Binary molding compounds of polycarbonates and polyamides cannot be processed as thermoplastics without additives. In extruders, the melt foams because the polycarbonate is degraded by the polyamide. J 85/31 224 describes blends of polyamides, polycarbonate, polyacrylate without reactive groups and polyphenylene (ester) ethers which can be processed in extruders. By contrast, EP 315 167 claims blends of polyamide, polycarbonate and an additive based on modified polyoxyalkylenes. However, the molding compounds obtained from both formulations show surface defects which are attributable to the incompatibility of the polycondensates.

According to EP 227 053, compatible blends can be produced from polyamide and aromatic polycarbonate using polycondensates based on glycidyl-terminated bisphenols. J 63/314 270 describes polyamide/polycarbonate blends containing copolymers based on polyolefin/glycidyl methacrylate. The incompatibility of the two systems is reflected in the poor toughness of the blends which rules out broad-spectrum application on an industrial scale.

J 63/33 469 claims blends of polyamide, polycarbonate, a phenoxy resin and m-phenylene diamine. The disadvantage of these blends lies in the use of the low molecular weight additive because health-damaging vapors and odor emissions occur during processing and the end products lack color stability.

According to WO 88/02 387, high-quality polyamide/polycarbonate blends are obtained by the use of compatibilizers (for example polyester amides, ABS, MBS, EPM rubber or polymethyl methacrylate). However, the addition of the soft polymers reduces heat resistance or leads to inadequate improvements in toughness.

Accordingly, the problem addressed by the present invention was to provide thermoplastically processable molding compounds of polyamide and polycarbonate which would not show any delamination, i.e. would have defect-free surfaces. In addition, the blends would combine high toughness with increased heat resistance.

This problem has been solved by the molding compounds according to the invention which consist of polyamide, polycarbonate or polyester carbonate, (meth)acrylate polymers containing tertiary ester groups and, optionally, elastomers.

Accordingly, the present invention relates to mixtures containing

A) 5 to 70% by weight, preferably 10 to 60% by weight and, more preferably, 15 to 50% by weight thermoplastic polyamides,

B) 94 to 10% by weight, (at least 10% by weight), preferably 87 to 35% by weight and, more preferably, 80 to 40% by weight thermoplastic aromatic polyester carbonates or polycarbonates,

C) 1 to 20% by weight, preferably 3 to 15% by weight and, more preferably, 5 to 10% by weight thermoplastic copolymers of

C1) 9.5 to 99.5% by weight, preferably 11 to 89% by weight and, more preferably, 20 to 73.5% by weight C1-4 alkyl (meth)acrylates,

C2) 0 to 90% by weight, preferably 10 to 80% by weight and, more preferably, 25 to 70% by weight C10-40 alkyl (meth)acrylates or (meth)acrylates corresponding to the following general formula ##STR1## in which R, R1, R2 represent hydrogen or methyl,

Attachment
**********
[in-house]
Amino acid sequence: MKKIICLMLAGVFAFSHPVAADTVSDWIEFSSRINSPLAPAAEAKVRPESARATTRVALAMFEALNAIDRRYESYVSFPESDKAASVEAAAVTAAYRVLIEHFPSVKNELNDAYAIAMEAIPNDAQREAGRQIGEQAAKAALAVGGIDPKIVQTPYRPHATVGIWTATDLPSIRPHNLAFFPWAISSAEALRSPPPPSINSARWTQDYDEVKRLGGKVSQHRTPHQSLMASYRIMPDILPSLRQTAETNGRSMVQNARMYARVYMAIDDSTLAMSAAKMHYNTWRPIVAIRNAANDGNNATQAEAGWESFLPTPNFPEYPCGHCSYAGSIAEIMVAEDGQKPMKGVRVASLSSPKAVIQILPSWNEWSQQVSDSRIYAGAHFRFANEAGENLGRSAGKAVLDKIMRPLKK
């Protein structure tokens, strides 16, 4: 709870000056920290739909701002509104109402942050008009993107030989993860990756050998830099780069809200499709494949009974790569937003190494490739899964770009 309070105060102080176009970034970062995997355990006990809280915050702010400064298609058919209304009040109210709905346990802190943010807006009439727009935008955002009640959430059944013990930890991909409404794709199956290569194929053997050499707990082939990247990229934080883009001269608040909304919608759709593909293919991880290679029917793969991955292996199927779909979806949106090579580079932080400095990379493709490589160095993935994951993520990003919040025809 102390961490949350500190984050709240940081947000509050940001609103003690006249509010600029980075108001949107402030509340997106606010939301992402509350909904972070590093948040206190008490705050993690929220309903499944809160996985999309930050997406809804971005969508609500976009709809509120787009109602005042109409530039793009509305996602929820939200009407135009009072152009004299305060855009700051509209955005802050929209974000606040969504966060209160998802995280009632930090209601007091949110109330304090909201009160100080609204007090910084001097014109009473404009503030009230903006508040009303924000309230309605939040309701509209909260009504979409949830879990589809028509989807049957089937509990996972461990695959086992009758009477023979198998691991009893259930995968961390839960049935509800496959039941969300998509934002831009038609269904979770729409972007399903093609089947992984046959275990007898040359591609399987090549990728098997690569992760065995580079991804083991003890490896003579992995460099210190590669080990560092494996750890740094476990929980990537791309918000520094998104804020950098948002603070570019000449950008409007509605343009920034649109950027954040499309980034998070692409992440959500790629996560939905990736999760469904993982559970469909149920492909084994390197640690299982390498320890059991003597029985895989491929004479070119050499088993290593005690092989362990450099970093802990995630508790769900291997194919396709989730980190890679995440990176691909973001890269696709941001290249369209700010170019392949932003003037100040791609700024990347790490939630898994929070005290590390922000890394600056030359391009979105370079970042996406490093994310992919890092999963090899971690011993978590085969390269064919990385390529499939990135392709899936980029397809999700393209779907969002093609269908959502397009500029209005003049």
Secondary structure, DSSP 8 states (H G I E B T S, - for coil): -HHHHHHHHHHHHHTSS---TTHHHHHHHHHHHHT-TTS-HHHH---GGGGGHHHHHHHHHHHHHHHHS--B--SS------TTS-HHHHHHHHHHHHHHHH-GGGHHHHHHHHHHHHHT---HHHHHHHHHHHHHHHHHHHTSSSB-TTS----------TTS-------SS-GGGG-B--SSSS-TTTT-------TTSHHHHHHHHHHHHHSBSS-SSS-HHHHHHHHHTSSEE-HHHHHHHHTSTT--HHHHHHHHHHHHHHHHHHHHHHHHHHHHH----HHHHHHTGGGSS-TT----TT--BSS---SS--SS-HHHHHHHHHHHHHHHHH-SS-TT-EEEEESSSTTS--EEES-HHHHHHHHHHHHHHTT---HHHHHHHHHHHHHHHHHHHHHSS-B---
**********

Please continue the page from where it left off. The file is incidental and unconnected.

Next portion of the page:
p is a Dumber of 2 to 6 and

q is a number of 2 to 200,

C3) 0.5 to 15% by weight, preferably 1 to 12% by weight and, more preferably, 1.5 to 10% by weight vinyl monomers containing acid or tertiary ester groups, the polymers C) optionally containing at least 5% by weight glutarimide units and/or anhydride units, and

D) optionally elastomers, so that A), B), C) and, optionally, D) add up to 100% by weight, typical additives, such as lubricants and mold release agents, nucleating agents, plasticizers, stabilizers, UV or light stabilizers, heat stabilizers, fillers and reinforcing materials, flameproofing agents, antidripping agents and coloring agents, additionally being used in effective quantities, as known from the prior art, for their conventional purposes.

The percentage content of component D) may be from 0 to 30% by weight and is preferably from 5 to 20% by weight.

Polyamides (A)

The polyamide component A) of the molding compounds according to the invention may be selected from any thermoplastic, partly crystalline polyamides, more particularly polyamide-6, polyamide-6,6, -polyamide-4,6, and partly crystalline copolyamides based on these components. Other suitable partly crystalline polyamides are those of which the acid component consists in particular completely or partly (besides adipic acid or ,-caprolactam) of terephthalic acid and/or isophthalic acid and/or suberic acid and/or sebacic acid and/or azelaic acid and/or dodecane dicarboxylic acid and/or adipic acid and/or a cyclohexane dicarboxylic acid, and of which the diamine component consists completely or partly of, in particular, m- and/or p-xylylene diamine and/or hexamethylene diamine and/or 2,2,4- and/or 2,4,4-trimethyl hexamethylene diamine and/or isophorone diamine and of which the compositions are known from the prior art.